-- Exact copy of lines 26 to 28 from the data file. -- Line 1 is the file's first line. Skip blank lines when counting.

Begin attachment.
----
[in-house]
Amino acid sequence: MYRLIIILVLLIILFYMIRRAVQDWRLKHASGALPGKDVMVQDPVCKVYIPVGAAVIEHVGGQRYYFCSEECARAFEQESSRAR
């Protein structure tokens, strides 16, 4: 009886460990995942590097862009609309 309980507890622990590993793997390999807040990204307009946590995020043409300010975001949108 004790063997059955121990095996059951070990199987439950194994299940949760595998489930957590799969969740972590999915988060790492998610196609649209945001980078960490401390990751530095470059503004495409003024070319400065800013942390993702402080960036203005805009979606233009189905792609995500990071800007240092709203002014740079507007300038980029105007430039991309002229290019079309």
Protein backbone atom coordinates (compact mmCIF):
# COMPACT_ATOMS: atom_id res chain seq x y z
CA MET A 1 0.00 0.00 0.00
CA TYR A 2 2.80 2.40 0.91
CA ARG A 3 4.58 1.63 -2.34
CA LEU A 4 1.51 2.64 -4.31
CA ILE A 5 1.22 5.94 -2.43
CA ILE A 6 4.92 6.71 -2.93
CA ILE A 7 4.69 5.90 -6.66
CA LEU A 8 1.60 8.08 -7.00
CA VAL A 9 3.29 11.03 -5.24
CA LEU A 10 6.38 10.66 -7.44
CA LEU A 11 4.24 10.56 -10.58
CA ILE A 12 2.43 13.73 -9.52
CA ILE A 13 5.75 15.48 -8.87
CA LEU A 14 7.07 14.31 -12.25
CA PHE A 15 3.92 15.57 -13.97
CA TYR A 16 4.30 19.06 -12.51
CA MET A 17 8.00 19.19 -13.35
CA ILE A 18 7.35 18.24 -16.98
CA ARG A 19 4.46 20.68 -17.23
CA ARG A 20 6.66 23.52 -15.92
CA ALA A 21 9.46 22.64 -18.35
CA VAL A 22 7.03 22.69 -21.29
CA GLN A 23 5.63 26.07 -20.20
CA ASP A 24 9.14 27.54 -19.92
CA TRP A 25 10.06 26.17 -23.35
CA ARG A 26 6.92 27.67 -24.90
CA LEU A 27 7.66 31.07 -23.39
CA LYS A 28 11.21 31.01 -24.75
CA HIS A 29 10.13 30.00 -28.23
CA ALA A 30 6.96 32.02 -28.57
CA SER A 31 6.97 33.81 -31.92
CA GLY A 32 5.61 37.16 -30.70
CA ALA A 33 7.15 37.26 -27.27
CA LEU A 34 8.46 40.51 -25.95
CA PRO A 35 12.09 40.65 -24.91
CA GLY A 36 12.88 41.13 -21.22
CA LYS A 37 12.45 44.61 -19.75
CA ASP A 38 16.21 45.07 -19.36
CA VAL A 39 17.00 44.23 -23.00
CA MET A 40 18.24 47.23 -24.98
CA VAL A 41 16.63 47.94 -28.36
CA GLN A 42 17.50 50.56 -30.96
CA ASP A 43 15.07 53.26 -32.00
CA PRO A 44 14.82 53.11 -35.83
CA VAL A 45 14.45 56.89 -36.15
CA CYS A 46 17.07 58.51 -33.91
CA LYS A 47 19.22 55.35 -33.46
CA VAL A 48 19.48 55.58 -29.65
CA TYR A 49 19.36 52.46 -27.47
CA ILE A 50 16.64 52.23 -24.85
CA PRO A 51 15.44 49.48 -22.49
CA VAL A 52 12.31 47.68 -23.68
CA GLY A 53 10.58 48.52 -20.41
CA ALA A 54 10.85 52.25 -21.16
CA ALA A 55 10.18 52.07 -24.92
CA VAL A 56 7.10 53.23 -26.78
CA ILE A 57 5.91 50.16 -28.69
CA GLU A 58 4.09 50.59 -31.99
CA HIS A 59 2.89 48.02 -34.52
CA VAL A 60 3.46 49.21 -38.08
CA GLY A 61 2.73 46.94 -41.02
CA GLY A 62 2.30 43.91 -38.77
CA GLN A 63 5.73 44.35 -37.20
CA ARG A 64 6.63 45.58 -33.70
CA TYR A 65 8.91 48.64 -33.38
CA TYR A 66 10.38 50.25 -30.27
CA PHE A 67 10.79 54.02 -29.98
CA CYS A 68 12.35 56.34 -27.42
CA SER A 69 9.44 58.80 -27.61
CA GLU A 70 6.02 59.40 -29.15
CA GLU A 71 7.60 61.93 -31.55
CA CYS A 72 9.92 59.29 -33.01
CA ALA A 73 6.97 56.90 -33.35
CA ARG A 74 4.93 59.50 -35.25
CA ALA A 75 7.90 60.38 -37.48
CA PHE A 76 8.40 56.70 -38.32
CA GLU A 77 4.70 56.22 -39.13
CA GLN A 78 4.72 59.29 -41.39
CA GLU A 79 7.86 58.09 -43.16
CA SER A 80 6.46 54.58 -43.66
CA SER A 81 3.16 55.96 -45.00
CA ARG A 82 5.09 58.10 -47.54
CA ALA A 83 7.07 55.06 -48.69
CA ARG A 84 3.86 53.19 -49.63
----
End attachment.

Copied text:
CA ALA A 21 9.46 22.64 -18.35
CA VAL A 22 7.03 22.69 -21.29
CA GLN A 23 5.63 26.07 -20.20